Some characters are universal. I believe Deborah Franklin to be one of them. Here is a woman who lived in a different time, and yet she faced some of the same challenges that women today face. Her story is the untold story of the wife of one of the most famous of all Americans.
Are their plans to stage this piece outside of Temple?

Yes, there has already been a lot of interest about staging the play elsewhere. As they say in theatrical terms, this play seems to have “legs.” I am already scheduled to present it at Ursinus College in the fall. Cape May Stage and Hedgerow Theater, two professional theatrical venues, are interested in me presenting it at their theaters. Historic Philadelphia, the organization that presents all of the historical figures and storytellers in Old City every spring through fall, is very interested in the play. I think there will be a lot of added interest because the character is a Philadelphian and such a great part of the history of our city.

For information on show times and dates visit Temple Theaters on the web.

– Jazmyn Burton

SHOT!, an original play written by Kimmika Williams-Witherspoon, will appear at the Kennedy Center American College Theater Festival (KCACTF) on April 14 at the Kennedy Center in Washington, D.C.

Conceived by Williams-Witherspoon, Douglas C. Wager and Eugene Martin SHOT! combines poetry, monologue and documentary footage to create a vibrant, authentic story from the perspective of North Philadelphia residents. This intense, fact-based drama drawn from actual interviews with local residents creates a meditation on the history, current strife and future resurrection of the community.

During the national festival students from across the country are given an opportunity to celebrate the creative process, see one another’s work, and share experiences and insights within the community of theater artists.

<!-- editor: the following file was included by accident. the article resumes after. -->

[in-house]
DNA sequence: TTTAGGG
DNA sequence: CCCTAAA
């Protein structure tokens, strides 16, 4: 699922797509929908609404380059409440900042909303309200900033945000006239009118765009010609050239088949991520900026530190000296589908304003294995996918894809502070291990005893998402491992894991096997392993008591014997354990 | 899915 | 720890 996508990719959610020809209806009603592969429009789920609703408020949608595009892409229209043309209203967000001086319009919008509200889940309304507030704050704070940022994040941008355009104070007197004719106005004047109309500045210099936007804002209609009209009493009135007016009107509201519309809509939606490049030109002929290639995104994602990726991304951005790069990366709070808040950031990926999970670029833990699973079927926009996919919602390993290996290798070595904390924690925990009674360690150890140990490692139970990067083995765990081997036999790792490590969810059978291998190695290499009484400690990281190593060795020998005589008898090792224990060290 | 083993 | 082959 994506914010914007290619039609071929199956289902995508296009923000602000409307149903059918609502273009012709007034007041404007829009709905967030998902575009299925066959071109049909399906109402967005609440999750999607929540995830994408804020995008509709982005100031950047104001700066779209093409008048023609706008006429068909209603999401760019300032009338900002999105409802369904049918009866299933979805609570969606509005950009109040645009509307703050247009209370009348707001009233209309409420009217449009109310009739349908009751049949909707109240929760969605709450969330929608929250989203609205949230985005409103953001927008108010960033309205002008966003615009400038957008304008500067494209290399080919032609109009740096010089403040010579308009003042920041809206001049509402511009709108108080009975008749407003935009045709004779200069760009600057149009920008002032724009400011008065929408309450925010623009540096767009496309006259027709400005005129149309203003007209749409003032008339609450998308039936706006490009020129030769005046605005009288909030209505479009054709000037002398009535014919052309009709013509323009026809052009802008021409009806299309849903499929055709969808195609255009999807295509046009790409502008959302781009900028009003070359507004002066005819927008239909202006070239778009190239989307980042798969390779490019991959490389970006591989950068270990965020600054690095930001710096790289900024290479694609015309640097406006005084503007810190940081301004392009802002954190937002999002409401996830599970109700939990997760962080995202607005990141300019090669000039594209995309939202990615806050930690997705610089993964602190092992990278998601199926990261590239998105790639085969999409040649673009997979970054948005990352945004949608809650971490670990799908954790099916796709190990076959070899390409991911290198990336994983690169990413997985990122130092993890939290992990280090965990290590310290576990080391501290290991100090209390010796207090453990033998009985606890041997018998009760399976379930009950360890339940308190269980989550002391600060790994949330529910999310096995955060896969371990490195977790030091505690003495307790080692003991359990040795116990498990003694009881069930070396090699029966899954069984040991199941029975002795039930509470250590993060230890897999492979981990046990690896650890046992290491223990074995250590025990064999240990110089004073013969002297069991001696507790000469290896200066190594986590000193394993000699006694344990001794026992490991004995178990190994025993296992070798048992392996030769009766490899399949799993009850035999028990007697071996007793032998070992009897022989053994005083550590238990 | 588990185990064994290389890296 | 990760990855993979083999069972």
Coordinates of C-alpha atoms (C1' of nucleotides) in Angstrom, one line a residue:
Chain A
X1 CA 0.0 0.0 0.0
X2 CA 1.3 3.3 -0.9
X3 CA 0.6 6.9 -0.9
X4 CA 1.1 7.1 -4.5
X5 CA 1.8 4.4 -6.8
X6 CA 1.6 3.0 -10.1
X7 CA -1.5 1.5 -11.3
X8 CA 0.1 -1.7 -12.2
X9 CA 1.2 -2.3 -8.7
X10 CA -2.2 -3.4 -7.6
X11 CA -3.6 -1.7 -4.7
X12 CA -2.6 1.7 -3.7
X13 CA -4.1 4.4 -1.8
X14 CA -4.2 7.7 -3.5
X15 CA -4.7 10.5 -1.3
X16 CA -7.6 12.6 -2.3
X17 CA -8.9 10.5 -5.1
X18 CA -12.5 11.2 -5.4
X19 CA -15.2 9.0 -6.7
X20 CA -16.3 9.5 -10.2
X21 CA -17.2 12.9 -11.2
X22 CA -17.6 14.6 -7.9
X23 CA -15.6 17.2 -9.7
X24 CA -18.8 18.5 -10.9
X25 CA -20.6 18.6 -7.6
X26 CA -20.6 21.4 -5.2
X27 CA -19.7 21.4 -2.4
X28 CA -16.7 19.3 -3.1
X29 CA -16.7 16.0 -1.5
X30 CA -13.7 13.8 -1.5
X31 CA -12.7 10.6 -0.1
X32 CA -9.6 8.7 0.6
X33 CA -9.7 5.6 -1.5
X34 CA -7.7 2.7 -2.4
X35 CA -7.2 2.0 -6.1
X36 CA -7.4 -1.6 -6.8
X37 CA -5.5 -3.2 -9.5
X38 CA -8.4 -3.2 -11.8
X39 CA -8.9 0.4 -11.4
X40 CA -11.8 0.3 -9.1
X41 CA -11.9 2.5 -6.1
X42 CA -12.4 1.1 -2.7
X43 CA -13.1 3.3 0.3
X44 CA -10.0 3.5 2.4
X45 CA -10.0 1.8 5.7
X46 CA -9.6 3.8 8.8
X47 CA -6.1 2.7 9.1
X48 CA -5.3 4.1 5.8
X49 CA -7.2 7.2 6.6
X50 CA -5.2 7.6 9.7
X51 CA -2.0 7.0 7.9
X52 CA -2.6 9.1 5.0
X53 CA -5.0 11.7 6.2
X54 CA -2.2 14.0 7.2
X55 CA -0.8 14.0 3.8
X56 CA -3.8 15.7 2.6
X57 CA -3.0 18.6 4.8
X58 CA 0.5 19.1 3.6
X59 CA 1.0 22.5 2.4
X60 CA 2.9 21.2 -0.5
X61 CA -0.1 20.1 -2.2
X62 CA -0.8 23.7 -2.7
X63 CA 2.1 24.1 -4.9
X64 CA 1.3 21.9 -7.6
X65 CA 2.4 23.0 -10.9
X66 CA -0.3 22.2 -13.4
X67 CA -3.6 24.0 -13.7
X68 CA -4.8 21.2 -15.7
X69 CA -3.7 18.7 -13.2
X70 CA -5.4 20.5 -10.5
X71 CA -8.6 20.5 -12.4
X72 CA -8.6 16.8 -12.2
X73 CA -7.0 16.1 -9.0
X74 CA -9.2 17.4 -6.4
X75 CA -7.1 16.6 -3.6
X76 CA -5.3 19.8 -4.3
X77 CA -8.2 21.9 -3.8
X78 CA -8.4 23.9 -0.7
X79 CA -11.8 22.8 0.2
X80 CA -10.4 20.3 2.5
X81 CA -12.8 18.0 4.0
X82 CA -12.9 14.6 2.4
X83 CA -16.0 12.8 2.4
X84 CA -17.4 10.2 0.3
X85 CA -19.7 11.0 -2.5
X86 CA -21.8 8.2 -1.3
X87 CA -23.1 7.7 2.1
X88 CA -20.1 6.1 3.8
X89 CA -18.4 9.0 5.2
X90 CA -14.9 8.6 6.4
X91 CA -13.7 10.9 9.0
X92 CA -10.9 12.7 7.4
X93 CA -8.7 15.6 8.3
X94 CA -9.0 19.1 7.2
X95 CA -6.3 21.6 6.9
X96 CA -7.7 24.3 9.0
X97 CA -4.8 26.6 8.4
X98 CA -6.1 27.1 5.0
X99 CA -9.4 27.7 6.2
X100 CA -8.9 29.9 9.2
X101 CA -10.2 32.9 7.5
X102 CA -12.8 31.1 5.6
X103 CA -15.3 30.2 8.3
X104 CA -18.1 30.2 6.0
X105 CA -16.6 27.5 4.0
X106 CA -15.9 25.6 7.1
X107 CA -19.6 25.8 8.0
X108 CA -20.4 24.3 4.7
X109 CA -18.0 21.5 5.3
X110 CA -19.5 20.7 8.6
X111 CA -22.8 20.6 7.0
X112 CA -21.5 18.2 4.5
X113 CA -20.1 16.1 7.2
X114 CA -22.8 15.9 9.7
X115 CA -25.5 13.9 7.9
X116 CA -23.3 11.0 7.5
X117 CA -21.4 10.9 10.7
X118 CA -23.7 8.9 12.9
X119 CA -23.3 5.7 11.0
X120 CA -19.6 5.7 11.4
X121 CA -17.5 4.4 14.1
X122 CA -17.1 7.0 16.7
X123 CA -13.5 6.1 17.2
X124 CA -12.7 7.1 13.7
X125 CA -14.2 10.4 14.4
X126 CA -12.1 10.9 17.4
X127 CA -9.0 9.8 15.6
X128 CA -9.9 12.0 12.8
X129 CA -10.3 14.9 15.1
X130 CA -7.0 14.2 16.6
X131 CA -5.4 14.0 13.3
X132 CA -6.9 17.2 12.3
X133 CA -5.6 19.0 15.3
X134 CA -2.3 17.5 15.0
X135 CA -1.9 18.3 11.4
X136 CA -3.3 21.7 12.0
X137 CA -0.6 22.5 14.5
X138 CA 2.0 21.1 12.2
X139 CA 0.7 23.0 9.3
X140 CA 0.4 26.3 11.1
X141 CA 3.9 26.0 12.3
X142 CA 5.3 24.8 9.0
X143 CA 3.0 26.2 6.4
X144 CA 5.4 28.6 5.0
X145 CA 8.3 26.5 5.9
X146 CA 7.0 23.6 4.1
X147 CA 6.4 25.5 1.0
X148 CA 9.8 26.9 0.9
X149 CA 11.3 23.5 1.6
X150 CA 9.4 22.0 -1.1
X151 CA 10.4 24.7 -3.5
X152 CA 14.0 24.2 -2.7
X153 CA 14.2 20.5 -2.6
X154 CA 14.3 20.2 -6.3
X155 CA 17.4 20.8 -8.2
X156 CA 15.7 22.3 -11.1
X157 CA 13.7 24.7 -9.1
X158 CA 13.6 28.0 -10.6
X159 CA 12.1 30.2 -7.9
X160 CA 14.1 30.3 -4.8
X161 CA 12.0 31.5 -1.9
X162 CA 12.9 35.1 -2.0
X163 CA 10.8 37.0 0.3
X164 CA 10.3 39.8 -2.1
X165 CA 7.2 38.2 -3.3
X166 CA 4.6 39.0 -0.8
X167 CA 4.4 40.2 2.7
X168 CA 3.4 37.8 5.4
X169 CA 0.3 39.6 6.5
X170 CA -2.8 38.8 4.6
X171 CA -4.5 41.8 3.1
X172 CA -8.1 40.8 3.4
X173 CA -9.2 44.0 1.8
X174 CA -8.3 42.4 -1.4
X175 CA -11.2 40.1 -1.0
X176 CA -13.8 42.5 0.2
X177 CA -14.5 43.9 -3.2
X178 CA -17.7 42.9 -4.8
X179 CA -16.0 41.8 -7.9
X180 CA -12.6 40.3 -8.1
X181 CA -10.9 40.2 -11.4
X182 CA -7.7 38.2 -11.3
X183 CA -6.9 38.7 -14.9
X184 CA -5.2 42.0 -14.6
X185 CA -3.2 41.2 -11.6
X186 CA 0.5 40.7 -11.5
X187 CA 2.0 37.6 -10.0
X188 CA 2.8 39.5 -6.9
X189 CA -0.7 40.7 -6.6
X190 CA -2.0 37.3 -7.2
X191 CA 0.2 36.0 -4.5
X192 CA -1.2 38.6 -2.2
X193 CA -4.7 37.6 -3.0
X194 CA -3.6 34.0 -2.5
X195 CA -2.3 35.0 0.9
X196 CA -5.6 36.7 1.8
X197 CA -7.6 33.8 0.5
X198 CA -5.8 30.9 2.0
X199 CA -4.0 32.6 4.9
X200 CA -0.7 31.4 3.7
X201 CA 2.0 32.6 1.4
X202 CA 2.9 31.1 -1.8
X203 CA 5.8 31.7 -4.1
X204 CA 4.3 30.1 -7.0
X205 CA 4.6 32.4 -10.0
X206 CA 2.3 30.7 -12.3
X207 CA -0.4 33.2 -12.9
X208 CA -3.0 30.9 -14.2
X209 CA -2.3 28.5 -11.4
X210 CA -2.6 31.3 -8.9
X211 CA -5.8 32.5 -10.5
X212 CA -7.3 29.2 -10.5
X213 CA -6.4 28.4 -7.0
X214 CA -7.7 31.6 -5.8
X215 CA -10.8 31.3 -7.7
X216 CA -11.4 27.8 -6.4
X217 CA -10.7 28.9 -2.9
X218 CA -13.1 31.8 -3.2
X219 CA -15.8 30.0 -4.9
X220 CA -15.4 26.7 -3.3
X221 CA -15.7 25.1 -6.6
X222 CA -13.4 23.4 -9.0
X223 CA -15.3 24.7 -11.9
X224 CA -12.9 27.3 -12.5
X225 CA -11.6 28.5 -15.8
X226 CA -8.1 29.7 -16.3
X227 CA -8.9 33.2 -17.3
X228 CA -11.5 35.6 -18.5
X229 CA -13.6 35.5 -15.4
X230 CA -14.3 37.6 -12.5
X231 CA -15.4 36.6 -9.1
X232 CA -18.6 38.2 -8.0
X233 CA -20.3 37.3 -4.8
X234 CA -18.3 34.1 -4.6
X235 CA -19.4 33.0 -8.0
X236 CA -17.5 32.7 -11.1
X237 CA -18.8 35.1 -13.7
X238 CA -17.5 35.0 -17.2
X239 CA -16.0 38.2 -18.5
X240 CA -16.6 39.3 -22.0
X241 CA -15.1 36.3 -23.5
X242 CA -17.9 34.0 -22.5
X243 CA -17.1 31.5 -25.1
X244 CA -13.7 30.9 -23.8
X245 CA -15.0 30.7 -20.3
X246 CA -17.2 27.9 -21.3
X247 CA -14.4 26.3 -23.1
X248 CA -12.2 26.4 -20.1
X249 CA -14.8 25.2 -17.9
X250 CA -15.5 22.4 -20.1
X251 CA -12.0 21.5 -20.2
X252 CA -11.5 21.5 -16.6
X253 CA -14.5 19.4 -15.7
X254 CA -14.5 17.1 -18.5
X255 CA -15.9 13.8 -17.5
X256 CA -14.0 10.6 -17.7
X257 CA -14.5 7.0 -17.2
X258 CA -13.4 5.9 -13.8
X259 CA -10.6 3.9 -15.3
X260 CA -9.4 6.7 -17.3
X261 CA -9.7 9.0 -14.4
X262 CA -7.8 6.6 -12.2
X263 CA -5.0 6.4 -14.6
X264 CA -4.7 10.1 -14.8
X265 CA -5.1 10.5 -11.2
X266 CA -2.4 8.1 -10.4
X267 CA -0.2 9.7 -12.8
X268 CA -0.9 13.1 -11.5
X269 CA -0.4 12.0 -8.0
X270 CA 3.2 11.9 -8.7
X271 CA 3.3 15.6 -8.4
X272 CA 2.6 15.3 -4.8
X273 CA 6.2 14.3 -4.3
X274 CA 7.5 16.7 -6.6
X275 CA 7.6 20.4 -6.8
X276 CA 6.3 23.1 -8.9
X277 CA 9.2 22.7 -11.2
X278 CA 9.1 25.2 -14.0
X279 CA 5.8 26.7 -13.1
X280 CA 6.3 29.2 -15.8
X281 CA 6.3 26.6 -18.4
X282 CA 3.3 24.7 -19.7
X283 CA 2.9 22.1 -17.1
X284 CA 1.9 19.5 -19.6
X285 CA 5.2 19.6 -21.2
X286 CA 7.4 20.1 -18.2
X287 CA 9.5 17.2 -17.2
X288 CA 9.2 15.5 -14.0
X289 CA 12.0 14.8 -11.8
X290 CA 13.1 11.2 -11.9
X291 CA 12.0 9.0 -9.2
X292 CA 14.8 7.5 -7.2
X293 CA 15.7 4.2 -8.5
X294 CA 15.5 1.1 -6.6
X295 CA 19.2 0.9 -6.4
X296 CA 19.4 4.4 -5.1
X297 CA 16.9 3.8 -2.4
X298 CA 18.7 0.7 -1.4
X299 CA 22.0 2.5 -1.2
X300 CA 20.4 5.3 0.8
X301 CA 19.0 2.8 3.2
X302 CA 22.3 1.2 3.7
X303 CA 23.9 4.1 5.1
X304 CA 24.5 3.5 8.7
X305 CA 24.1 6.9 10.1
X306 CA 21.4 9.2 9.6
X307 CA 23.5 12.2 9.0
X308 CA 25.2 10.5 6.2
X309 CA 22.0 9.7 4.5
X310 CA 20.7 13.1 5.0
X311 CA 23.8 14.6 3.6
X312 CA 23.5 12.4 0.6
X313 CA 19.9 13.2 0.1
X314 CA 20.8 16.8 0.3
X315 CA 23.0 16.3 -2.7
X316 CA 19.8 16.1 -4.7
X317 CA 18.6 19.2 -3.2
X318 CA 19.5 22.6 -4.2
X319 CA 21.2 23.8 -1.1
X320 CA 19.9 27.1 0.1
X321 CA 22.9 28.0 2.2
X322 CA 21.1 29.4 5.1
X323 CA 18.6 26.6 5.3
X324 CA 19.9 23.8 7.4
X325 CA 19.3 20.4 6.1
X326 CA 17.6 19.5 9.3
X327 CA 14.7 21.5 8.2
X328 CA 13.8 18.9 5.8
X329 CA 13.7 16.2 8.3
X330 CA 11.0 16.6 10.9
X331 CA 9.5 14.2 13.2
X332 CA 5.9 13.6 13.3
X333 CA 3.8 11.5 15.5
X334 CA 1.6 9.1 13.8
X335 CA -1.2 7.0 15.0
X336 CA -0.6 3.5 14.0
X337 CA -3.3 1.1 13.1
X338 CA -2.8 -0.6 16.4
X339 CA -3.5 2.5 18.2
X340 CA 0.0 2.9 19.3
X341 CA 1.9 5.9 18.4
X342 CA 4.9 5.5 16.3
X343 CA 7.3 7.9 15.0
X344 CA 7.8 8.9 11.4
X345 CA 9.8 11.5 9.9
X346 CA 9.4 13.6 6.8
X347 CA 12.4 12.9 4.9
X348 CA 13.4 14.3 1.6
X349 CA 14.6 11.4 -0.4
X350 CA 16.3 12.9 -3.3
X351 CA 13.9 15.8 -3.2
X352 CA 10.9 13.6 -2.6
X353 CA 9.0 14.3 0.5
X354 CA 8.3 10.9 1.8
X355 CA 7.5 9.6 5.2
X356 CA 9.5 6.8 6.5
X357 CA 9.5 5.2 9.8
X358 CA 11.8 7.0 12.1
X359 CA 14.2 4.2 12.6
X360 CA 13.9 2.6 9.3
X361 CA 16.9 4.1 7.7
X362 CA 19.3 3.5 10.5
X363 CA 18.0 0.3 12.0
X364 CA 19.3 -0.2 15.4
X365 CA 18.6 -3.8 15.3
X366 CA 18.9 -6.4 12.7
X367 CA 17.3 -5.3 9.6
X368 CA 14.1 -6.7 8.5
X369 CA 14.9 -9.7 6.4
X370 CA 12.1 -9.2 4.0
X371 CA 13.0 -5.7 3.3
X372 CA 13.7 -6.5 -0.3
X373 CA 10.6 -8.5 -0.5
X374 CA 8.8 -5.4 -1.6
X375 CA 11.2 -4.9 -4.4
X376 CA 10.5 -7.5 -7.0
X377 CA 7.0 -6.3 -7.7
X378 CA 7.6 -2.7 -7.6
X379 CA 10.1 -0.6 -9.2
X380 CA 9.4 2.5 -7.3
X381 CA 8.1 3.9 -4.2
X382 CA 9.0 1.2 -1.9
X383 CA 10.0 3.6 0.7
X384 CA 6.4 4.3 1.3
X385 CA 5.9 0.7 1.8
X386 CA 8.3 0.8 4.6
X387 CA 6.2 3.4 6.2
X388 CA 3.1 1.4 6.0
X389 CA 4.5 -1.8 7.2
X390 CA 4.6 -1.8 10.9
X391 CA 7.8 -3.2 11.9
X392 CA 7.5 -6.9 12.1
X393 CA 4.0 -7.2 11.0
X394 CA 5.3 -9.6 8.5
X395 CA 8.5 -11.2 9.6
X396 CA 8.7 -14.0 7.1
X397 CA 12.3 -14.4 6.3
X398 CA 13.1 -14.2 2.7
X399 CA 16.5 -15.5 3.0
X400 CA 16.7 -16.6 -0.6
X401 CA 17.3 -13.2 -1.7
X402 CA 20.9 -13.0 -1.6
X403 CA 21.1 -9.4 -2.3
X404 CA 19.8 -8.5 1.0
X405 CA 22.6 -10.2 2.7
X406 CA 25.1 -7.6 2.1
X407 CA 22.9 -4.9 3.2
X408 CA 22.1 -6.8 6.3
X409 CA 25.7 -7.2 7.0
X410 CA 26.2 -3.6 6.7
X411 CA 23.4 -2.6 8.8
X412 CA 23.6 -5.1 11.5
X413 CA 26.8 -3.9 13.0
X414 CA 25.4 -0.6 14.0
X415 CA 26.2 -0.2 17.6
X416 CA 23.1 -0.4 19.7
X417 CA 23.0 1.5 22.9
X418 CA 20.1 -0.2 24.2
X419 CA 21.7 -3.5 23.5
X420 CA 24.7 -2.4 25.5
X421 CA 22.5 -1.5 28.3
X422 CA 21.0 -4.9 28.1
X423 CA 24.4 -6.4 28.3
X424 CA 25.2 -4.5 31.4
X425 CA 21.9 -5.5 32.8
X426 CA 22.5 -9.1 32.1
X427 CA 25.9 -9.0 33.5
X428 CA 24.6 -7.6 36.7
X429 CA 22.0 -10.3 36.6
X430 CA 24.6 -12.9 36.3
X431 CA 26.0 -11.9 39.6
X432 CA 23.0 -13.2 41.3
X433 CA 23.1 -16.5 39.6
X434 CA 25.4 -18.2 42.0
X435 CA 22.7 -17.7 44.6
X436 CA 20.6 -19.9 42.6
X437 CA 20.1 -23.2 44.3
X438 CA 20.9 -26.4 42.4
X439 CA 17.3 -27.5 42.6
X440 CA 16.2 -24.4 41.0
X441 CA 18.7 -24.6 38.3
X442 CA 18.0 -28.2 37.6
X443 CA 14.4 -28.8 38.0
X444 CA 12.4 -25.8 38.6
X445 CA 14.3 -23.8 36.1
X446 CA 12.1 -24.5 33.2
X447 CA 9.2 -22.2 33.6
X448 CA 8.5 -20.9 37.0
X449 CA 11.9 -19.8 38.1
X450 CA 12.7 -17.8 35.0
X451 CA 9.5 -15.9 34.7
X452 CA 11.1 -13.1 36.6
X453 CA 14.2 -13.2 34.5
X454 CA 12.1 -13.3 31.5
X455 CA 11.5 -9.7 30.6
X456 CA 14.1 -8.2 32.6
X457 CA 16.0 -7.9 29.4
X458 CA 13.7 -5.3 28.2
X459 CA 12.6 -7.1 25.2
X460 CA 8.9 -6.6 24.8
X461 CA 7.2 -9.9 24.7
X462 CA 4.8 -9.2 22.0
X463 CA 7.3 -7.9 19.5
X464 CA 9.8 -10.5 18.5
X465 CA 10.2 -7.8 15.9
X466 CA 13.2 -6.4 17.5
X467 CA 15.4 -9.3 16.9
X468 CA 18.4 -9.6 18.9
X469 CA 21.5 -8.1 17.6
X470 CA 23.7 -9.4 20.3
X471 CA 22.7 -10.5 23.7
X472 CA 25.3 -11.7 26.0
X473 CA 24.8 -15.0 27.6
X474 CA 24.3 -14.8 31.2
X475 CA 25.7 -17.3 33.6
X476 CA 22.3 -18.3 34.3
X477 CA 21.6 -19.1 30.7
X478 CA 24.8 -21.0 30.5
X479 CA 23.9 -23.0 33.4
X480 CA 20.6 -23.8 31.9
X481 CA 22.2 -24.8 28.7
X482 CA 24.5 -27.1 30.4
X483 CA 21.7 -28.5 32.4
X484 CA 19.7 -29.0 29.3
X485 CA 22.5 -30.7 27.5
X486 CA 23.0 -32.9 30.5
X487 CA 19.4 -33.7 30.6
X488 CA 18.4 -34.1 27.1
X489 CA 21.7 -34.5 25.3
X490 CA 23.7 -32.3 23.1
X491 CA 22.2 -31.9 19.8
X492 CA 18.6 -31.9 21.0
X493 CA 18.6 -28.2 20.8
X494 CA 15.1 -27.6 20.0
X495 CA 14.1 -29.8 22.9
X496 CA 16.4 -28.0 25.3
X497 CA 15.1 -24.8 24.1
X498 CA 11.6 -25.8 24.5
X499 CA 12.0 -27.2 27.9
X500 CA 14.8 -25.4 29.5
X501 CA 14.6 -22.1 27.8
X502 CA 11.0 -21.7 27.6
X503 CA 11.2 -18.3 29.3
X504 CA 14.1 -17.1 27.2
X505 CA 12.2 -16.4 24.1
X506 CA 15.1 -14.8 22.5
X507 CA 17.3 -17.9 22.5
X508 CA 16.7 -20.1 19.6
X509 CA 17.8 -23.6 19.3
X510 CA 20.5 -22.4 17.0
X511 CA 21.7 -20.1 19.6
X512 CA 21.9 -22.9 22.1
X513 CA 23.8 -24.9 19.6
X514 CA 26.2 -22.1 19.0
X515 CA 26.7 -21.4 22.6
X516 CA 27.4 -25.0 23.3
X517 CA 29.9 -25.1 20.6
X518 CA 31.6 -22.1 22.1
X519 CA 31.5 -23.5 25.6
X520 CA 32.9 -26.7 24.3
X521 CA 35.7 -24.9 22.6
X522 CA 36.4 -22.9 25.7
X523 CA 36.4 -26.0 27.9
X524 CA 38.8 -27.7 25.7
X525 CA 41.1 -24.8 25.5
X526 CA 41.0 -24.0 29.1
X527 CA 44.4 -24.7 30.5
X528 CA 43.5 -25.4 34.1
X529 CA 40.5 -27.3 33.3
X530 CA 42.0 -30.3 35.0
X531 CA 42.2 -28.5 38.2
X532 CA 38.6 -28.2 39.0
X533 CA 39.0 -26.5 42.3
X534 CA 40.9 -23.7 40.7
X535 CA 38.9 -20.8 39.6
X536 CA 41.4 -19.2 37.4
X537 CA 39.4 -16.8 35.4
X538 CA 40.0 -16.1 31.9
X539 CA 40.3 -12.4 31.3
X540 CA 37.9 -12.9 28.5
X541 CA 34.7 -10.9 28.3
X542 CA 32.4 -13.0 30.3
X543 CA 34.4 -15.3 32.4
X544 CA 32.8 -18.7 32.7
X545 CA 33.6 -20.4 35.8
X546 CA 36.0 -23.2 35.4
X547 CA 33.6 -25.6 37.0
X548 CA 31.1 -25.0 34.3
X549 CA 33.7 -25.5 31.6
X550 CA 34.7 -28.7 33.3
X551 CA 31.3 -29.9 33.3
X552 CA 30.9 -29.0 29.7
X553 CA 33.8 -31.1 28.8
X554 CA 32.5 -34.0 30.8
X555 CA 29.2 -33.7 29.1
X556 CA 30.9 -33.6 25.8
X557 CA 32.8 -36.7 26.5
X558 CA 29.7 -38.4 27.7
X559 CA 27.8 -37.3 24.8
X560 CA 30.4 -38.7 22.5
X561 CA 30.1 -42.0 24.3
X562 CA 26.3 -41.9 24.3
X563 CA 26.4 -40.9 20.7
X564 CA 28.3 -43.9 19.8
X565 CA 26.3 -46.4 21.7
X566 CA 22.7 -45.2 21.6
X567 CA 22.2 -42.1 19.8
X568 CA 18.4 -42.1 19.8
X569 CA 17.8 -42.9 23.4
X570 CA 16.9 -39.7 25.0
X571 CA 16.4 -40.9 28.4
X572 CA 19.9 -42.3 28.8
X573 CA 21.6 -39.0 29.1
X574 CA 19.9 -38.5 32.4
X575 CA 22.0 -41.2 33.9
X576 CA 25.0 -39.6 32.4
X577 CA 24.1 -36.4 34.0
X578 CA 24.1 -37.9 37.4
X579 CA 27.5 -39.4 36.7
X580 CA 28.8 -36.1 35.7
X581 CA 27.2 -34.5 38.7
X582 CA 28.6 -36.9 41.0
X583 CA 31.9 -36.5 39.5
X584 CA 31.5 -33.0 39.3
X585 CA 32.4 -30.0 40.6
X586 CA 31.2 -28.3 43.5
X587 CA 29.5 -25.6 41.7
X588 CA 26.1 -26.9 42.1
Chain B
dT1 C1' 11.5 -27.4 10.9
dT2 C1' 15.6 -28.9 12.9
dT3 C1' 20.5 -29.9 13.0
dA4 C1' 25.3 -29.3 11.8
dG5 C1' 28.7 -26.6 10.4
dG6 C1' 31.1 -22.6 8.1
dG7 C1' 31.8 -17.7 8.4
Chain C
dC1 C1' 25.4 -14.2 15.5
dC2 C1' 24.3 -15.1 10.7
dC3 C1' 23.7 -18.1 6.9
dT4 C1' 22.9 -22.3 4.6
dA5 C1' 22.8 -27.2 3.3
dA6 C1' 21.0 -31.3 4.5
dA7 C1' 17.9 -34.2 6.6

In addition, the festival honors excellence of overall production and recognizes the talents of student artists through awards and scholarships in playwriting, acting, criticism, directing, and design.

This year the national selection teams saw 53 individual plays and musicals for consideration for the National Festival. More than 500 productions were considered nationwide for invitation to the regional festivals.

– Jazmyn Burton

Temple Theaters presents Bitter Arden; an evocative woodland journey through the mercurial hearts, tortured souls, and mischievous minds of some of Shakespeare’s most riveting creations.

Adpatedby 3rd Year MFA Candidates in Directing, Felipe Vergara and Mat Wright from Shakespeare’s Bard of Avon, this mash-up of Midsummer Night’s Dream and As You Like It conjures up a transformative meditation on the universal afflictions of love and loss.


7:30p.m.  Thu Dec. 10

8 p.m.    Fri Dec. 11

2 p.m. & 8 p.m.   Sat  Dec. 12

2 p.m.    Sun  Dec. 13


Randall Theater, 2020 N. 13th Street


$3 all Temple Students

$5 all Non-Students
**No reservations needed.  All tickets sold at the door beginning one hour prior to showtime.**

– Jazmyn Burton